Bibliographic Sources:   Date   Page
Daily Variety   2 Sep 38   p. 3.
Daily Variety   21 Mar 40   p. 3.
Film Daily   26 Mar 40   p. 6.
Hollywood Reporter   13 Jun 39   p. 4.
Hollywood Reporter   15 Aug 39   p. 5.
Hollywood Reporter   18 Aug 39   p. 1.
Hollywood Reporter   30 Aug 39   p. 1.
Hollywood Reporter   8 Sep 39   p. 2.
Hollywood Reporter   27 Sep 39   p. 3.
Hollywood Reporter   21 Mar 40   p. 3.
Hollywood Reporter   13 Jan 44   p. 2.
Hollywood Reporter   19 Jan 1956   pp. 5-7.
Motion Picture Daily   27 Mar 40   p. 3.
Motion Picture Herald   30 Mar 40   p. 59.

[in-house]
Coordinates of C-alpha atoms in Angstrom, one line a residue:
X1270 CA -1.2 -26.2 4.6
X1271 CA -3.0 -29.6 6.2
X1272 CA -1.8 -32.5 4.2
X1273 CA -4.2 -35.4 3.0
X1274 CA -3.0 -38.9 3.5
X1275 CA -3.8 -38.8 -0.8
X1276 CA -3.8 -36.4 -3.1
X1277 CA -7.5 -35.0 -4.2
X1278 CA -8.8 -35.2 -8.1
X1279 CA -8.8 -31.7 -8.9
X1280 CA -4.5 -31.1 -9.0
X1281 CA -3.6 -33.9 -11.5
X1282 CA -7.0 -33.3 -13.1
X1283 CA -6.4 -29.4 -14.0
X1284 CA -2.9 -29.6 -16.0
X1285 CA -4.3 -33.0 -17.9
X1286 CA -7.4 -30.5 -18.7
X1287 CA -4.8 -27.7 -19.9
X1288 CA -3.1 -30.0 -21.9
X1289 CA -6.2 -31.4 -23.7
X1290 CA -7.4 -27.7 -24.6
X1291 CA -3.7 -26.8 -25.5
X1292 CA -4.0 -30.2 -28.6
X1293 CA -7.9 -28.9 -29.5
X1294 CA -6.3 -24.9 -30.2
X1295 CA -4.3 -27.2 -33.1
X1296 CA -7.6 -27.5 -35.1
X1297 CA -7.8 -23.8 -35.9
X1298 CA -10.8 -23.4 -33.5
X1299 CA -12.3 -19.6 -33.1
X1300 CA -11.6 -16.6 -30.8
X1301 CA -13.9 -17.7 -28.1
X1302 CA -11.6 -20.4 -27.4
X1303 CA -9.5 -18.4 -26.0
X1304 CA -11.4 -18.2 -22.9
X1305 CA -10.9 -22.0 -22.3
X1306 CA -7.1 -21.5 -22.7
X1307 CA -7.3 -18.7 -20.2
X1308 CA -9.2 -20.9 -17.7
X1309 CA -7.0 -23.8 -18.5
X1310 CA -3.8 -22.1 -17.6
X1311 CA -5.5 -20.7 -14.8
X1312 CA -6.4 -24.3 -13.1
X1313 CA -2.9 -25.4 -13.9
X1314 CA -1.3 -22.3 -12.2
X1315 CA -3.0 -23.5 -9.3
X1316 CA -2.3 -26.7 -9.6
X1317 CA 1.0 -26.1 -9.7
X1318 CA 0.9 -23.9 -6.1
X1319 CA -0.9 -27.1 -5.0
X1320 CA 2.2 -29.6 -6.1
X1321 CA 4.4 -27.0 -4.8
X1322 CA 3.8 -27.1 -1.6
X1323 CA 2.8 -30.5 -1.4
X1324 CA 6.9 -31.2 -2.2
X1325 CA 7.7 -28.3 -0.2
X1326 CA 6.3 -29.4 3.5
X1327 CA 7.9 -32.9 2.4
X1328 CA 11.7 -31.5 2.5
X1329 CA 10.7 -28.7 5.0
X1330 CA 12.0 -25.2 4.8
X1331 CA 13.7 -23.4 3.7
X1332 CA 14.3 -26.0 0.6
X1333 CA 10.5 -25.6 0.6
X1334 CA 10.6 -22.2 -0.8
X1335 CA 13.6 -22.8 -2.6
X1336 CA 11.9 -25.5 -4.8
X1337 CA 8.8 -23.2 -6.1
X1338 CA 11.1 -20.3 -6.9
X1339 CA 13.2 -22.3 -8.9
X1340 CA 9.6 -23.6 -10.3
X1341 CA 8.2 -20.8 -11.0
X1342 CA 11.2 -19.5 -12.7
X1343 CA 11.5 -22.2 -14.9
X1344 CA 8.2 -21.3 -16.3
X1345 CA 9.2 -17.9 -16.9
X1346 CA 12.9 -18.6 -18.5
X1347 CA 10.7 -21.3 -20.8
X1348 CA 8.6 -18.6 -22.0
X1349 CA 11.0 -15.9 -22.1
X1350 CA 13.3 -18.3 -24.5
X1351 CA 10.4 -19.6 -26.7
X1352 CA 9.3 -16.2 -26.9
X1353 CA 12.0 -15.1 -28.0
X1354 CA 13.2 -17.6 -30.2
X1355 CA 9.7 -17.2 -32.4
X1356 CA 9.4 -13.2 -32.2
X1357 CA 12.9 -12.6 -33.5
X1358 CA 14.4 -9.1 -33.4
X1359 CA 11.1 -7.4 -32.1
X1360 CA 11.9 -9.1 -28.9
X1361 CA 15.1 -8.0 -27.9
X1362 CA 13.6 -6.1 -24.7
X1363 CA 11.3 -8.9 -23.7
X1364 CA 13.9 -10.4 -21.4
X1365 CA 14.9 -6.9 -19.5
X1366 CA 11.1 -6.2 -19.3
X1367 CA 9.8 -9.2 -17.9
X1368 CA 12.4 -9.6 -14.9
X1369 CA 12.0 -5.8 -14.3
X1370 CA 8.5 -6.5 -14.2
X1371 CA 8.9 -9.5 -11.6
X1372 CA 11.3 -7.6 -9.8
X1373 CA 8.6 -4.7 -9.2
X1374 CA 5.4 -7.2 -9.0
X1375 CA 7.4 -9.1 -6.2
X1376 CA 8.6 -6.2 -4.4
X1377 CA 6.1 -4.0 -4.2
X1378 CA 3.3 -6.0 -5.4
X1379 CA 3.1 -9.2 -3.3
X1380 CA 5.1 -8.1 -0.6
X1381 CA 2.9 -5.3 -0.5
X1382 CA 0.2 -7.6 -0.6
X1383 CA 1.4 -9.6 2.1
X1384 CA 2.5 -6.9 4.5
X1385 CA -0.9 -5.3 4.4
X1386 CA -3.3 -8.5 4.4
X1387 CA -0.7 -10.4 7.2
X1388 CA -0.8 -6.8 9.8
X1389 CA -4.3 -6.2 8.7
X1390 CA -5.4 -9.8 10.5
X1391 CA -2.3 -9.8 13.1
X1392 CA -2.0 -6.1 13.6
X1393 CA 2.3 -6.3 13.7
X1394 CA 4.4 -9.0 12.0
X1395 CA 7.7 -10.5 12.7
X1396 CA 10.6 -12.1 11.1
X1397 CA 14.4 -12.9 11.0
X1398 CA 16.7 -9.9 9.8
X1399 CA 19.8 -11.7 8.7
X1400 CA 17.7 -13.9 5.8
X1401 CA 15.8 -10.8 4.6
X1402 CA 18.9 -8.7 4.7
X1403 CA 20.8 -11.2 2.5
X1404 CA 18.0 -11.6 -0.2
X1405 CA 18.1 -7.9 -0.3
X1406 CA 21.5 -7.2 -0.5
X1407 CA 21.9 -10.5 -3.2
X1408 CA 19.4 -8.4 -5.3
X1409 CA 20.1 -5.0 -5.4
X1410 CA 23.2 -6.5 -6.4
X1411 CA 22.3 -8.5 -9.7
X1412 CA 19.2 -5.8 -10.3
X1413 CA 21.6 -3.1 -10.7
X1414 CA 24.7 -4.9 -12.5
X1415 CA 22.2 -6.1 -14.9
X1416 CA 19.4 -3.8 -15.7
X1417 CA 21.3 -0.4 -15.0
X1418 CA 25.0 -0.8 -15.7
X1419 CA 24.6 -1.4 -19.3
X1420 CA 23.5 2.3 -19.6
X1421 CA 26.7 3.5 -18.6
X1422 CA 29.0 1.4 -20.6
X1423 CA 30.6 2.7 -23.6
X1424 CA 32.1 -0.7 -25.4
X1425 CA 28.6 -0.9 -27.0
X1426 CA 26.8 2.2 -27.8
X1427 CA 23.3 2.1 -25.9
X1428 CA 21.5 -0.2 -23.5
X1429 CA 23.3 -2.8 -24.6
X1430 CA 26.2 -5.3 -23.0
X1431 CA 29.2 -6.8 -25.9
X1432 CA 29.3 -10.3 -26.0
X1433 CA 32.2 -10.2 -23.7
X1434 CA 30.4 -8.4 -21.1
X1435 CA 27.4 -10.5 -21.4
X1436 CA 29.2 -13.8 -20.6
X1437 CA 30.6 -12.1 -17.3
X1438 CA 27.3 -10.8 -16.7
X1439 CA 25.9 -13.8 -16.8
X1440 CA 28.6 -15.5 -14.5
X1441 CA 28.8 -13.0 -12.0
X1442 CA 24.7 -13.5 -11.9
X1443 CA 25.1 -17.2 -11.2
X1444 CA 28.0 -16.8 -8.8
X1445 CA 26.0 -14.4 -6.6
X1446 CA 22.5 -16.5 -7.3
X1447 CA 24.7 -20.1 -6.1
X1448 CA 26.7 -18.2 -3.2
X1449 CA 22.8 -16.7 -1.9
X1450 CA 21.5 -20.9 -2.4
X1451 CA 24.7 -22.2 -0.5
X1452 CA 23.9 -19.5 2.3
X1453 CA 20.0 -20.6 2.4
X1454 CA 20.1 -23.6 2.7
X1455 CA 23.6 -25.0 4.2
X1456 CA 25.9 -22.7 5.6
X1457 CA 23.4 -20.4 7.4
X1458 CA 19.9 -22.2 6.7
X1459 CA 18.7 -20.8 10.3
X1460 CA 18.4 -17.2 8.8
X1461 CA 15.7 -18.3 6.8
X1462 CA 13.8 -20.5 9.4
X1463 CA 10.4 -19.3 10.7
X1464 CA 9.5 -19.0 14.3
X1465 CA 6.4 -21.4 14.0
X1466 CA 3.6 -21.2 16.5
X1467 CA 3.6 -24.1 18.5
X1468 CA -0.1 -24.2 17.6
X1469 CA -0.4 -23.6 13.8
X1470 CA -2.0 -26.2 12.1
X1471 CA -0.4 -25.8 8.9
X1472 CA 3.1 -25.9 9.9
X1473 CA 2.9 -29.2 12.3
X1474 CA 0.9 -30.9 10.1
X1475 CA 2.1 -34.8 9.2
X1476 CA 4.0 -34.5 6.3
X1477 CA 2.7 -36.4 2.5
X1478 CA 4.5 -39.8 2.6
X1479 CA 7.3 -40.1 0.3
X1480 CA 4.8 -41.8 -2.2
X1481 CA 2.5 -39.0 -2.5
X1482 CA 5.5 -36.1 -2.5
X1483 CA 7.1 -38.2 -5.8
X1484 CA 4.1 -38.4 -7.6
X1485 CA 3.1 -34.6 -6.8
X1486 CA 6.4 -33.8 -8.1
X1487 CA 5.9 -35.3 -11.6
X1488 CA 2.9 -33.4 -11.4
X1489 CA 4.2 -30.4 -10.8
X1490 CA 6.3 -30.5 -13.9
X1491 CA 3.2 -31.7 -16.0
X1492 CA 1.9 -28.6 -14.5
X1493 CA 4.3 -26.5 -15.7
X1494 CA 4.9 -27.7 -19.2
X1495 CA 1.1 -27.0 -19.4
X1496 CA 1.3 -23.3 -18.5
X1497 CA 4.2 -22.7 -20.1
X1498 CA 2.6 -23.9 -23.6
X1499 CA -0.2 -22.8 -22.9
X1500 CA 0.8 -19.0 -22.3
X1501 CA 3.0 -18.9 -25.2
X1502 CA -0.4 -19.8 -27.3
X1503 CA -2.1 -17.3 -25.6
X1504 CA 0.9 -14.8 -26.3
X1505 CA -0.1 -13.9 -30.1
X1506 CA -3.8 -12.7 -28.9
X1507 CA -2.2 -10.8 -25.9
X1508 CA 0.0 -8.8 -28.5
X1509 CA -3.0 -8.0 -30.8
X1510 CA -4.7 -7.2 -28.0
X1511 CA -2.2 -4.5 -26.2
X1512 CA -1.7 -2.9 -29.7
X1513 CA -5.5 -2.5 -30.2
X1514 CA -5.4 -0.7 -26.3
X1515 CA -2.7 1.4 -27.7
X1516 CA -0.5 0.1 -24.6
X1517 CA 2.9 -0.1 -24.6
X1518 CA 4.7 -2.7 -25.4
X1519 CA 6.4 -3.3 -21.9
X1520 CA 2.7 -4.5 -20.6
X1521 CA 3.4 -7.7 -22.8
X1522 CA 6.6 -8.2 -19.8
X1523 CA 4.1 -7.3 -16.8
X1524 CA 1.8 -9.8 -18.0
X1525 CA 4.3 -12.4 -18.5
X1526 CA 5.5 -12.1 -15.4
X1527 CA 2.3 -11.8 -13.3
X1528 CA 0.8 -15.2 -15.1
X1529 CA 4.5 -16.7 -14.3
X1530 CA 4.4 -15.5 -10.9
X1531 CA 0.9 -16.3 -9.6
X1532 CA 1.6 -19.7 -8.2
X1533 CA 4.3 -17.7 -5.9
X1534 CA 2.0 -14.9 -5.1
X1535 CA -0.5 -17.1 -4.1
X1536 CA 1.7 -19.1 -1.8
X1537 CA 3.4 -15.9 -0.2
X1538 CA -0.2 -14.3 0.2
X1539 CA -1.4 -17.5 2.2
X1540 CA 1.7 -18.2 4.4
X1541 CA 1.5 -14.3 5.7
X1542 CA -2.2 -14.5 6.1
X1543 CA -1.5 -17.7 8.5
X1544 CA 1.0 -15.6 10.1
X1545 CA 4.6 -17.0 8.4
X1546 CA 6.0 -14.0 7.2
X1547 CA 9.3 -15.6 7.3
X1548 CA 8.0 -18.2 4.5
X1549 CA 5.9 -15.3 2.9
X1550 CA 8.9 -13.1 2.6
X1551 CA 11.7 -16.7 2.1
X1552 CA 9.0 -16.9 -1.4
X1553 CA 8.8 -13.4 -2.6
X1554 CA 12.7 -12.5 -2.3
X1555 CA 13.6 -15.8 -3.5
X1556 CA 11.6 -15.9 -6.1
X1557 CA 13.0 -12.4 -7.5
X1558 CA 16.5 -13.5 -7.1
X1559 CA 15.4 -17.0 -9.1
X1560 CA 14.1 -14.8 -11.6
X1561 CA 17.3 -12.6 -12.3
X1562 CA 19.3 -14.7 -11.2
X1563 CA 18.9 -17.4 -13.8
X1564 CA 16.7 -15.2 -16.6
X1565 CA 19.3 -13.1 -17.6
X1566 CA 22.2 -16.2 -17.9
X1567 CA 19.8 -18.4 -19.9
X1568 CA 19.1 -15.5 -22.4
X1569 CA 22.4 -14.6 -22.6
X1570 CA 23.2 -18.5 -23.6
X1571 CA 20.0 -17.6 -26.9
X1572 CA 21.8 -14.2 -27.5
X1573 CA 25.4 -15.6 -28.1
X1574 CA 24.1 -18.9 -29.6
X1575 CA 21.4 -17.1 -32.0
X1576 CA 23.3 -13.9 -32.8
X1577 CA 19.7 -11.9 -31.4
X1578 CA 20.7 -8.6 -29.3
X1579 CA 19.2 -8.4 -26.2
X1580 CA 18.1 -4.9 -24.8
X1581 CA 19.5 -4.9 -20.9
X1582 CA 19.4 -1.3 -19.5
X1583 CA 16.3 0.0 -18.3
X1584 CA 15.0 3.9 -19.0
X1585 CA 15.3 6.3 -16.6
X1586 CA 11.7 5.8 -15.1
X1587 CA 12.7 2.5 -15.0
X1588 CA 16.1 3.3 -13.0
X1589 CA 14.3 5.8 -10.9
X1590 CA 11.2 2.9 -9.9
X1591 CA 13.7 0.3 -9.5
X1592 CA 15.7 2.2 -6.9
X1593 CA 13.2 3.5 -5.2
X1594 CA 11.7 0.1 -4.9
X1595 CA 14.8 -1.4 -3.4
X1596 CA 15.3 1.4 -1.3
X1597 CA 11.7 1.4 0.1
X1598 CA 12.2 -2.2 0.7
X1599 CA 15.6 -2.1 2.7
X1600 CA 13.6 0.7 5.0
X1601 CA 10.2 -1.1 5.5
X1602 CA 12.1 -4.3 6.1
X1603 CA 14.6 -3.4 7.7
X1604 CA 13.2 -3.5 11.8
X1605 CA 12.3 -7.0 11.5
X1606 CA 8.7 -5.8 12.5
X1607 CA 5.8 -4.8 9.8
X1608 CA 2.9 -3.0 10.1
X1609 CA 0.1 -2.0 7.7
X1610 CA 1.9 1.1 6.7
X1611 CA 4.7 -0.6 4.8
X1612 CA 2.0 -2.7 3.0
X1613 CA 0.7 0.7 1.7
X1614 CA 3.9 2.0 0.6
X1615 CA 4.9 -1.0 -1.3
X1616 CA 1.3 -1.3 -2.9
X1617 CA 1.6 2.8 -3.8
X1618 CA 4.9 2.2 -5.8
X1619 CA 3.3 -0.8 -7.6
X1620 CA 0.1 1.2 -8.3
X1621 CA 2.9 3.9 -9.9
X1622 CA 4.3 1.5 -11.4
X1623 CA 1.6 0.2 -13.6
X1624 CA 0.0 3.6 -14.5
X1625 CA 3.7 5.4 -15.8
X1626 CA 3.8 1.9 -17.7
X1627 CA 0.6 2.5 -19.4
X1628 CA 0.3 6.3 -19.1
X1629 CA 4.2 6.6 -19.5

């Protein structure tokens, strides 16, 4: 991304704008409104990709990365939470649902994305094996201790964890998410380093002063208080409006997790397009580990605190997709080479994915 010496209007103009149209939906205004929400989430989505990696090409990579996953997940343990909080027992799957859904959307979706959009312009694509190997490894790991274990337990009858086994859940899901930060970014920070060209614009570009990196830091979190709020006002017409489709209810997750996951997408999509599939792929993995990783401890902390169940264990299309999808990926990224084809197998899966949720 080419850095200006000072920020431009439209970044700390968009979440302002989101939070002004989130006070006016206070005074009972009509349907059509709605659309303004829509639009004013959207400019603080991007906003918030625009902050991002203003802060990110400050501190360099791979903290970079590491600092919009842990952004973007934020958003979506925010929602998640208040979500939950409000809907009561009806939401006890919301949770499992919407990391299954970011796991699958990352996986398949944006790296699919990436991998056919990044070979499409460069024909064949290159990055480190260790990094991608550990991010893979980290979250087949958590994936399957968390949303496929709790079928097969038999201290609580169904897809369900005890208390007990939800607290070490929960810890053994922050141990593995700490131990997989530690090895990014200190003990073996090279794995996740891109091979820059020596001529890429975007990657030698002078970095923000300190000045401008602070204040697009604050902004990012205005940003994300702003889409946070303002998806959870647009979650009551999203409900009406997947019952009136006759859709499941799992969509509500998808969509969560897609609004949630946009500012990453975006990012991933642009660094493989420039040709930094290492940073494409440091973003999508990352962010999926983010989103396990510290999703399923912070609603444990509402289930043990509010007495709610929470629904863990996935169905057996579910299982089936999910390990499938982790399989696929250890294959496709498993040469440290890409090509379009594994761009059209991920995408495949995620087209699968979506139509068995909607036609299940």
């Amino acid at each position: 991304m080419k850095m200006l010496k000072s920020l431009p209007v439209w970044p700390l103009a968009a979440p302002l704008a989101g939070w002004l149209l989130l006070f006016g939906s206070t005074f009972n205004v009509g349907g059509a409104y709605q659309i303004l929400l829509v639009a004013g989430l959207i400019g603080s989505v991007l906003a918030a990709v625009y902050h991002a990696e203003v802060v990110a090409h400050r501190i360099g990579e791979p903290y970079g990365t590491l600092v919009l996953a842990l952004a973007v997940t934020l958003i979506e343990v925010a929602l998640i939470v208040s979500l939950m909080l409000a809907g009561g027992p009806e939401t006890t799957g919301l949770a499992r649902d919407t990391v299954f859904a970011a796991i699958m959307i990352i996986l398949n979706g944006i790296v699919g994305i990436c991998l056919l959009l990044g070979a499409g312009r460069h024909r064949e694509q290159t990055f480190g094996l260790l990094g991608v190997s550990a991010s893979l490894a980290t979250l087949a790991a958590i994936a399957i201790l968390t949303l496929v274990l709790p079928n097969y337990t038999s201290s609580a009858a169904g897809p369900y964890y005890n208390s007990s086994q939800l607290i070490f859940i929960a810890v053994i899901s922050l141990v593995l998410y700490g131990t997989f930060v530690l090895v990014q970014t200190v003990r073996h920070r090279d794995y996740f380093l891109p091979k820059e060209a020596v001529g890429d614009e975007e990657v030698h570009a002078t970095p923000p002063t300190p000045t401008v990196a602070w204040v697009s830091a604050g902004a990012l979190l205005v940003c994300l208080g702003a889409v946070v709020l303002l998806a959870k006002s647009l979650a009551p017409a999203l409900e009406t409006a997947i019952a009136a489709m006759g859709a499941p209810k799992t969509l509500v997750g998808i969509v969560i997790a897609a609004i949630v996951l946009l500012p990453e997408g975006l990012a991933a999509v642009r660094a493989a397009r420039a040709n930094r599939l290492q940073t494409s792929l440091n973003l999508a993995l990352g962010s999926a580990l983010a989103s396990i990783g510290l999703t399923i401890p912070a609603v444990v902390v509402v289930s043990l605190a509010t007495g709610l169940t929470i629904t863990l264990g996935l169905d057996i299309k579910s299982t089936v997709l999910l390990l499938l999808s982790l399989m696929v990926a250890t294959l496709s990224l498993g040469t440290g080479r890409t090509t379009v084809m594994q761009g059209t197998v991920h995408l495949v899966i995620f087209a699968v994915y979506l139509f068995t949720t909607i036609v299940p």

New York Times   29 Mar 40   p. 25.
New York Times   31 Mar 40   p. 5.
Variety   26 Dec 39   p. 8.
Variety   27 Mar 40   p. 17.

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The American Film Institute is grateful to Sir Paul Getty KBE and the Sir Paul Getty KBE Estate for their dedication to the art of the moving image and their support for the AFI Catalog of Feature Films and without whose support AFI would not have been able to achieve this historical landmark in this epic scholarly endeavor.